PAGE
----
MenstruationEverything You Need to Know About Cyclical Breast PainBreast pain or mastalgia is very common in women of all ages and most experience it at some point in their lives. Unfortunately, this pain or tenderness in the breasts can cause a lot of anxiety, but remember that breast pain on its own isn't necessarily a sign of an underlying condition. There are 3 main types of breast pain: Cyclical breast pain: The pain is linked to your menstrual cycle because you experience sore, tender breasts during your period. Noncyclic breast pain: Pain is experienced outside of the period window. Chest wall pain: It feels like the pain is in your breast but it's actually coming from somewhere else, such as a pulled muscle in the chest. Breast pain is different for every woman and can range from minor discomfort to severely disabling pain that inhibits daily activities. It's important to know the difference between the types and levels of breast pain as it may be giving red-flag indicators that there's an issue that needs further investigation. 1. Symptoms of Cyclical Breast Pain Many women experience mild breast tenderness, however, the pain can be severe or long-lasting for others. The 3-5 days leading up to a period are usually the worst, while some women experience pain up to two weeks before a period which then eases soon after the period starts. The severity of the pain and discomfort typically differs from month to month. Pain can affect both breasts. It's usually worse in the upper and outer parts of the breasts and may travel to the inside of the upper arm. Your breasts may also feel lumpy and more swollen. This lumpiness is generalized, therefore not leading to a single, definite lump forming. These symptoms can significantly affect everyday activities. Physical activity, such as jogging, as well as hugging friends and loved ones, and sexual activity can be painful. The pain may also interfere with sleep. 2. Relation Between Menstruation and Breast Pain Breast pain is often linked to the menstrual cycle and can become sore 3-5 days before your period starts, while pain can stop after it starts. Breast pain is caused by hormone imbalances—a rise in estrogen and progesterone levels—right before your period. These hormones make your breasts swell and can lead to tenderness and discomfort. Additionally, some women begin to have pain when they ovulate. The pain continues until the start of their menstrual cycle. The pain may be barely noticeable, or it may be so severe that you can’t wear tight-fitted clothing or handle close contact of any kind. It may be felt in only one breast or as a radiating feeling under your arm. Being aware of your menstrual cycle phases will help you prepare for the possible oncoming breast pain by having those remedy strategies ready! 3. Remedies for Soothing Cyclical Breast Pain While cyclical breast pain can be incredibly frustrating and uncomfortable, there are some suggested methods to alleviate the symptoms: Bras Bras are the houses for our breasts—no one likes an uncomfortable house that doesn't treat its occupants well. During the daytime, wear a well-fitting bra that provides the necessary support but at the same time is comfortable and not squashing your breasts. When you sleep, wear a soft-support bra and during exercise, wear a good sports bra that prevents the breasts from bouncing around too much. Herbs and Oils Many women swear by using evening primrose oil because it eases their PMS symptoms, such as breast tenderness, feelings of depression, irritability, swelling, and bloating from fluid retention. Pregnant women, those planning to become pregnant, and people with epilepsy should not take evening primrose oil without checking with their doctor first. Dietary Changes Your diet can drastically affect your body and how you feel. Eating the best foods for pain relief can help ease cyclical breast pain. This includes avoiding large amounts of caffeine and alcohol, eating a low-fat diet that's high in fiber, avoiding tobacco, taking vitamin E and magnesium supplements (magnesium supplements can also relieve symptoms associated with menstrual headaches), and drinking plenty of water. Your diet may also be causing heartburn before your period. Heat For many women, a warm bath or shower is their main choice of relaxation. The heat helps to relieve period cramps, relieve lower-back pain during PMS, and can ease breast pain, leaving you feeling better. If none of these remedies help ease the pain and tenderness, you can always try over-the-counter pain medication from your local pharmacy. Conclusion Although understanding more about your breast pain won’t cure it, it may help you to get back some control over your life. It's often also reassuring to know that many other women are dealing with the same thing and that it's part of your body’s normal pattern of changes over its cycle.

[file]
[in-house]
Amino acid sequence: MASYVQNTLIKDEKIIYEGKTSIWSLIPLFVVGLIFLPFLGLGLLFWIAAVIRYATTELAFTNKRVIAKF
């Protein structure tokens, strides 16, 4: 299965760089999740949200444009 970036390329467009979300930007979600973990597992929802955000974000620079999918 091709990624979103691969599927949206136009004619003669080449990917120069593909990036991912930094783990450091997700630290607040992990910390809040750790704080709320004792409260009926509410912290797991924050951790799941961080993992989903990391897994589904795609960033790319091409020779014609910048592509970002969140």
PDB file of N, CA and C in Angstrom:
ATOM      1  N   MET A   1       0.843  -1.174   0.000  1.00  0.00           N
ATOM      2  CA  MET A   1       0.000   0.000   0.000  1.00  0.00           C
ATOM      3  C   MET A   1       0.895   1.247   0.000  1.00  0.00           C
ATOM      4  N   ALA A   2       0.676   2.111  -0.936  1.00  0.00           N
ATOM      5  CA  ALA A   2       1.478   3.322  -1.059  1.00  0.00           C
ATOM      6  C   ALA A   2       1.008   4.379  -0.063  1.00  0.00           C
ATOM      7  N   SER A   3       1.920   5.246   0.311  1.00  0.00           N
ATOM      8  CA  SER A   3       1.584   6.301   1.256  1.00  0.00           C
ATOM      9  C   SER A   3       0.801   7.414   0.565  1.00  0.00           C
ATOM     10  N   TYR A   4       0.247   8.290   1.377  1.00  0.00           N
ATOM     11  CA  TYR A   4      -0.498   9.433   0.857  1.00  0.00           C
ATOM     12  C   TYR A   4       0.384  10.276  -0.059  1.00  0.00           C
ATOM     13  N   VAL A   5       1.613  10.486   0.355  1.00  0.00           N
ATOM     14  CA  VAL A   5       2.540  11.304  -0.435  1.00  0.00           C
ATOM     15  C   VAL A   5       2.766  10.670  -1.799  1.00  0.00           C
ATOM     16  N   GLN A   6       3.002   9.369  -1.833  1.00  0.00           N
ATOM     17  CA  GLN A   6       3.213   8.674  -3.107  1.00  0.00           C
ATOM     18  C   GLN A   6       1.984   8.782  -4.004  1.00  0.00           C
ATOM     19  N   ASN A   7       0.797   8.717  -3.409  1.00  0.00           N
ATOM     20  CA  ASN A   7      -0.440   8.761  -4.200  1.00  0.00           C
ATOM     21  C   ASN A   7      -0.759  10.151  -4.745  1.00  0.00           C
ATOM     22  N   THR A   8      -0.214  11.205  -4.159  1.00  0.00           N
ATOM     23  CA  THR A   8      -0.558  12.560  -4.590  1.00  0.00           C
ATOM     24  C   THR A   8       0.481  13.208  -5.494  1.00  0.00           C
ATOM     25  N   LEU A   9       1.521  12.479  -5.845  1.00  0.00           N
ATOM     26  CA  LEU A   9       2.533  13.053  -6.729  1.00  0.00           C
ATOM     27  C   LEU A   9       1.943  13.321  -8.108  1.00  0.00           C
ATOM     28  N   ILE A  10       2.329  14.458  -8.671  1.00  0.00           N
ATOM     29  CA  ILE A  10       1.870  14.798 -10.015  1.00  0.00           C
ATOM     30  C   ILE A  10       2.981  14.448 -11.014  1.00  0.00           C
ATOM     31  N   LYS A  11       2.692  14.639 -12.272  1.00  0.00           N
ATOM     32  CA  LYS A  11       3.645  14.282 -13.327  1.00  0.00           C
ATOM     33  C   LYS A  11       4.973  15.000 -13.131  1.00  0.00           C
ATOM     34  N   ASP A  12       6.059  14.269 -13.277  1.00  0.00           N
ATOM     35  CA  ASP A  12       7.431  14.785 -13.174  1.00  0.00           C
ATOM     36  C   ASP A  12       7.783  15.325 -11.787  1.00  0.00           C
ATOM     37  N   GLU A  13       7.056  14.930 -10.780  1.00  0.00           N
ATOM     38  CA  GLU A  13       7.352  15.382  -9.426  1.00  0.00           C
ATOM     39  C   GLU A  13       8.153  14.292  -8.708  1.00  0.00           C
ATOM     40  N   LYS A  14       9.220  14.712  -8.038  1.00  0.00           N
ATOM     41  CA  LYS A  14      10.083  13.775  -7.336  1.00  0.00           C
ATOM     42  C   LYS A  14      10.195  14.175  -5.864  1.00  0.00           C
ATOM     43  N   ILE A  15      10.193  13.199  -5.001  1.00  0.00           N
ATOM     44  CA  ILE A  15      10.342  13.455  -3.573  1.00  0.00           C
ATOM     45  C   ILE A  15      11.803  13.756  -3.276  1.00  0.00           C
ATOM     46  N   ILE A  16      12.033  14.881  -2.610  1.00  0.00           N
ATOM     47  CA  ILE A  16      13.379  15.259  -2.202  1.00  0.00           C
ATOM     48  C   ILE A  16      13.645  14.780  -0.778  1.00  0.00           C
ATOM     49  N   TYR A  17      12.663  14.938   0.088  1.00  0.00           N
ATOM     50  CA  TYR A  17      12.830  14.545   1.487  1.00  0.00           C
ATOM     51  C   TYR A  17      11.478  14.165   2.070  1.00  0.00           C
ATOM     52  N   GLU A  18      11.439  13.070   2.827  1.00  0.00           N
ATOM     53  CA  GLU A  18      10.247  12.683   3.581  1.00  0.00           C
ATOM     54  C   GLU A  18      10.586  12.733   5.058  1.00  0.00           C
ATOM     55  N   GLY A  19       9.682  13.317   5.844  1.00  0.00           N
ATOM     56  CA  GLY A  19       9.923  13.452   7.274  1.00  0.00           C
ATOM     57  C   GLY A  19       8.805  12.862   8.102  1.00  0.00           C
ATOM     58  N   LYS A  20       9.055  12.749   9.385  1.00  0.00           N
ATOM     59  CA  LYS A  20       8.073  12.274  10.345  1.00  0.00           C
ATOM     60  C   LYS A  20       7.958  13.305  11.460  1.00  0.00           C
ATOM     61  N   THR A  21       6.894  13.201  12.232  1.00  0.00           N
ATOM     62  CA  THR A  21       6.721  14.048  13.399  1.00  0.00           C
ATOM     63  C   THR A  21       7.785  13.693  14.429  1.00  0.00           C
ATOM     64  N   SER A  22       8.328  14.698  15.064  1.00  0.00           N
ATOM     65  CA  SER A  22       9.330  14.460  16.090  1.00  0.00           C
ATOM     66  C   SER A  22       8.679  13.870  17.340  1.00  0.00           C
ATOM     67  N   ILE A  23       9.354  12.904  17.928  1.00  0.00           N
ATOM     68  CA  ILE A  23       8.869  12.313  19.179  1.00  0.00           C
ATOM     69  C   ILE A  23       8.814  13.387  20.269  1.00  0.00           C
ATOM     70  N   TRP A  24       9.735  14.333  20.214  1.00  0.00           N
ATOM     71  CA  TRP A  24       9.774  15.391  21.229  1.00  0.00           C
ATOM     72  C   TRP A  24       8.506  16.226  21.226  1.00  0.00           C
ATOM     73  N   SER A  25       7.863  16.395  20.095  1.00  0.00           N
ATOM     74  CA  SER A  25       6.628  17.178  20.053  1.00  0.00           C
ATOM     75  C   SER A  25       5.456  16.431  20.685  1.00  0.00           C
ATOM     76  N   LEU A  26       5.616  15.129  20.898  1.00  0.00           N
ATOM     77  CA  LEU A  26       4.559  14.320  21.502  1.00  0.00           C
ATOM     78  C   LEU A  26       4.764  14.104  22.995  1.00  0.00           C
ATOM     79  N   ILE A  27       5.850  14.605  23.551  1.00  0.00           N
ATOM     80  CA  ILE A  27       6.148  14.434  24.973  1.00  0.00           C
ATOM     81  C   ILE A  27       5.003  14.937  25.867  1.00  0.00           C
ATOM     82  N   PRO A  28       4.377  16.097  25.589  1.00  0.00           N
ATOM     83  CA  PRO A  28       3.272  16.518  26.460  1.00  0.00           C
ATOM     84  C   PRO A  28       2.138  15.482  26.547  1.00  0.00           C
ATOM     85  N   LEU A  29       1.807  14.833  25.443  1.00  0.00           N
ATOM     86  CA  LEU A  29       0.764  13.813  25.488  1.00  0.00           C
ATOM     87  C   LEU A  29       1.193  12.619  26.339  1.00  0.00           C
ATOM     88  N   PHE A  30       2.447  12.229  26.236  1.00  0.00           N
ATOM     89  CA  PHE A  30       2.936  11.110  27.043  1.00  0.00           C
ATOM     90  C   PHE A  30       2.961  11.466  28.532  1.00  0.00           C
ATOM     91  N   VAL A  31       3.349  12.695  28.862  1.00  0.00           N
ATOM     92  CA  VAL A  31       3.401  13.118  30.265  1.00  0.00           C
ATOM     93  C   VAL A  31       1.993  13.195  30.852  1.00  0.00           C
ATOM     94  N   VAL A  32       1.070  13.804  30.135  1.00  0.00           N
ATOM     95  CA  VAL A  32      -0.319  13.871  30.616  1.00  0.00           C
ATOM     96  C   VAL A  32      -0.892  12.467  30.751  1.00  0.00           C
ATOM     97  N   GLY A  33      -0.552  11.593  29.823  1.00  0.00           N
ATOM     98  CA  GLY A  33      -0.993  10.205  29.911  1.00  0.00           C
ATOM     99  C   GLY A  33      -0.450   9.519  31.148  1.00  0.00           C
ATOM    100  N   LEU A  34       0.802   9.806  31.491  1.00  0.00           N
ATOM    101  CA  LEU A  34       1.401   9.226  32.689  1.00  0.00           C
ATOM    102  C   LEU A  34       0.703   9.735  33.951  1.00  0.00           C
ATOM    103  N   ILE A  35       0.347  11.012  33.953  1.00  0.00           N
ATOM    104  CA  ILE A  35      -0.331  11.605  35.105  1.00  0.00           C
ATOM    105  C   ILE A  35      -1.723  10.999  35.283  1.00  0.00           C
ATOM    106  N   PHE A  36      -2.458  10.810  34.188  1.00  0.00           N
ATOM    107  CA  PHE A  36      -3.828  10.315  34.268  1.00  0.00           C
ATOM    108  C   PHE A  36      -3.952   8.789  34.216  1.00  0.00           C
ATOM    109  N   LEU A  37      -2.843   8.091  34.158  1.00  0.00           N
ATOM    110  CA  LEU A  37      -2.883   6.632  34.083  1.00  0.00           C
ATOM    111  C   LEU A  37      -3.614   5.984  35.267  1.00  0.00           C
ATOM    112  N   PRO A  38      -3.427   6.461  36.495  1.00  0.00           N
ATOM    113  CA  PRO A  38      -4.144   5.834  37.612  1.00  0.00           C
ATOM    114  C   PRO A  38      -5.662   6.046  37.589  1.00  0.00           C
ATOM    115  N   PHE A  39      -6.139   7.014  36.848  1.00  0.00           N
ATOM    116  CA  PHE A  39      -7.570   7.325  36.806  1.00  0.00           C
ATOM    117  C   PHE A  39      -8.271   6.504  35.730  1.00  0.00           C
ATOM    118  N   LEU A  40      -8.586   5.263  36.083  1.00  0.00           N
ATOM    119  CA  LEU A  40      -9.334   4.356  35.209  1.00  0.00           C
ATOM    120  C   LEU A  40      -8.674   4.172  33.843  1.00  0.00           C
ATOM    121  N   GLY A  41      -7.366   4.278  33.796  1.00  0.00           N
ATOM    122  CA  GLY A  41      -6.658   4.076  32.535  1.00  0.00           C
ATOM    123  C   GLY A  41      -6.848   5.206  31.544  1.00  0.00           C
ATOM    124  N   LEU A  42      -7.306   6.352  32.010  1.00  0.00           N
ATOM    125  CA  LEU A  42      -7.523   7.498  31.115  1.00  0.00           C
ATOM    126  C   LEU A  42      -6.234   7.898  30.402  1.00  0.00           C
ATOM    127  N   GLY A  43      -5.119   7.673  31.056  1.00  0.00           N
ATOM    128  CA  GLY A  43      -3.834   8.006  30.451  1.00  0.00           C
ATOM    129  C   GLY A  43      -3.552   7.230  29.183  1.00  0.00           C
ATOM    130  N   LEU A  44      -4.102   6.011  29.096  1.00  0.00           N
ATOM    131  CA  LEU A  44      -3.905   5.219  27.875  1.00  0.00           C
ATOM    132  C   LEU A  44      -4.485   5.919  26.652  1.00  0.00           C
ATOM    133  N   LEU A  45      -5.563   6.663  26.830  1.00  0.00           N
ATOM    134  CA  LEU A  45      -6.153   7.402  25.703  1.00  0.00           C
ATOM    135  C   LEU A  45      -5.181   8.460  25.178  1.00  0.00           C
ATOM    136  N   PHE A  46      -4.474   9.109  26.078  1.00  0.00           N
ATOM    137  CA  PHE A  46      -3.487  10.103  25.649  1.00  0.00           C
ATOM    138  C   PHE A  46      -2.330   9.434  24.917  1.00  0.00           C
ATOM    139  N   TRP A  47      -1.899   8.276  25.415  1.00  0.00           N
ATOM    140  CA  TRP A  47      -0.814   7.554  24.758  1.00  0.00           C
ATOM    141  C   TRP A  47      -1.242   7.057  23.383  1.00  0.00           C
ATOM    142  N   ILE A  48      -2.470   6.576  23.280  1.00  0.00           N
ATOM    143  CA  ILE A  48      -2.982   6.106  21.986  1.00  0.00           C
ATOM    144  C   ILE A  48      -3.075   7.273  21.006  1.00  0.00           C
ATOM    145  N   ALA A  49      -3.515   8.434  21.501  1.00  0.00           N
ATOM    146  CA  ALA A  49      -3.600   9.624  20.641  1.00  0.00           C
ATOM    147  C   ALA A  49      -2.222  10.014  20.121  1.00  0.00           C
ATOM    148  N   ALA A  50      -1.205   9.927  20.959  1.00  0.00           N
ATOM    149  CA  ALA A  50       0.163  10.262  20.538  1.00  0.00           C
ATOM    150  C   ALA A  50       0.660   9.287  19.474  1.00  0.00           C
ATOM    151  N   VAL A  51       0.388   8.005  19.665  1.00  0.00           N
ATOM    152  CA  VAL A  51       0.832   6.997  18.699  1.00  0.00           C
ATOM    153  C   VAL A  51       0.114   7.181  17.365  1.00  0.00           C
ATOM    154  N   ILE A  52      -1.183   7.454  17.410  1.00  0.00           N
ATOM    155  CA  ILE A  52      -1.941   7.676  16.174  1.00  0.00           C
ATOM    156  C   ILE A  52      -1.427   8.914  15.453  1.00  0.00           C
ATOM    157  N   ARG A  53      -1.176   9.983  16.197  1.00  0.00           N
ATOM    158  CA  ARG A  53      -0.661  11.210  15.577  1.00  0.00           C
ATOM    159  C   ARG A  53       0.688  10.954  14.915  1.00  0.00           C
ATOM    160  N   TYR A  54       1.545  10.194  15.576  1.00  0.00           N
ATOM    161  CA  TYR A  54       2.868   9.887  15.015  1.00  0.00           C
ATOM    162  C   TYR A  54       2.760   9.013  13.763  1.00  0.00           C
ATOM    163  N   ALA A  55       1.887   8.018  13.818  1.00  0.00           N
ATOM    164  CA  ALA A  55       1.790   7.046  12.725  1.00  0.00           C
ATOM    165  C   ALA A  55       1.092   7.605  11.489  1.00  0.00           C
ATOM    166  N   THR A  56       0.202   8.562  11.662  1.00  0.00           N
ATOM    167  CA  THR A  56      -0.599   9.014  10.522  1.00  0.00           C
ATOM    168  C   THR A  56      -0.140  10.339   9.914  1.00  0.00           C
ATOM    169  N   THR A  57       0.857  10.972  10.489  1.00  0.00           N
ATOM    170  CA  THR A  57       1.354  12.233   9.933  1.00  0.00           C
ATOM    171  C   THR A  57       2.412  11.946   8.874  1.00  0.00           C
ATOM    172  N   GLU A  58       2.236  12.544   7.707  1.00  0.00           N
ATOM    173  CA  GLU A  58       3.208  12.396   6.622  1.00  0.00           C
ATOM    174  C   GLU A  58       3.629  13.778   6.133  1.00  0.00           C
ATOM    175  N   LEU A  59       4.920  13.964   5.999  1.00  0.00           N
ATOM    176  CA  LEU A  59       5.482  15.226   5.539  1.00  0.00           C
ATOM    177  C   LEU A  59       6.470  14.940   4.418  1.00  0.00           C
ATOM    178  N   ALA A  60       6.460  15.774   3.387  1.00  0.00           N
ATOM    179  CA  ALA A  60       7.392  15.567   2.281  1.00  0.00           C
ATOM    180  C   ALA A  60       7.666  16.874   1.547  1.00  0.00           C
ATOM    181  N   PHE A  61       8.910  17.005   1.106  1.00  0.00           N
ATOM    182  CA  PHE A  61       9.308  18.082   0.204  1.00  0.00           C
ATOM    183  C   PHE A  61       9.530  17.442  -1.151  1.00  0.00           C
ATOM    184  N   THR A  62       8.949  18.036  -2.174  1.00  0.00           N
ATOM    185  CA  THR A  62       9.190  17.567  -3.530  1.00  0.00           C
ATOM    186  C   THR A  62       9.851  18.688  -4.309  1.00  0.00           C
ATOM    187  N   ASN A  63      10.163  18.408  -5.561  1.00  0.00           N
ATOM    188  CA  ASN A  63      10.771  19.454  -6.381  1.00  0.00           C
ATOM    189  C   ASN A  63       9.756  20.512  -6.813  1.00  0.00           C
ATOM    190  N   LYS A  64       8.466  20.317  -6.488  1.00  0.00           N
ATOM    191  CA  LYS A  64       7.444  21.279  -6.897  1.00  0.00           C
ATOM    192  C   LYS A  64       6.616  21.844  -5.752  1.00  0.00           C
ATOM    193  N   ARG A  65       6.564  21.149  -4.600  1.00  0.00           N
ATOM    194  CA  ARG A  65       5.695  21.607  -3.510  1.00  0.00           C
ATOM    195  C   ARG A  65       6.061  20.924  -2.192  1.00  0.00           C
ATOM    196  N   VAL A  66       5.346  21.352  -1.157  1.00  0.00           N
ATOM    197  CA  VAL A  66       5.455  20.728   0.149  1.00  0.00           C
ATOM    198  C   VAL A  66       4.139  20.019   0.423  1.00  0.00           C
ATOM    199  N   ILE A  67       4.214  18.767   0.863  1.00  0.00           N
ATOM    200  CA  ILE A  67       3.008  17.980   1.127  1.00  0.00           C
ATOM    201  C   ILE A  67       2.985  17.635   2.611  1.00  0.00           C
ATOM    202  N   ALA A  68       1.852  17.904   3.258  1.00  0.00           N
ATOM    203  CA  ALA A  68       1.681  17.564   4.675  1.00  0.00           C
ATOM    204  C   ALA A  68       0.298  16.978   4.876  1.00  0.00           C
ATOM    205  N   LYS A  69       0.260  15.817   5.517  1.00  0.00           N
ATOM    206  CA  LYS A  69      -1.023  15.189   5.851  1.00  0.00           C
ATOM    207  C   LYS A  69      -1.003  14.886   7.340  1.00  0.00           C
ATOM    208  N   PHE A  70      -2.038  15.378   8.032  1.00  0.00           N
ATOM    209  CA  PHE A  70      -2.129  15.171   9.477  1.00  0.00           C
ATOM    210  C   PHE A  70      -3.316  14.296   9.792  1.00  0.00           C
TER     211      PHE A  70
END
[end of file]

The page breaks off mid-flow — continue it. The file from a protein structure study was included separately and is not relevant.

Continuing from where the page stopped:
Woman laying in bed holding her stomach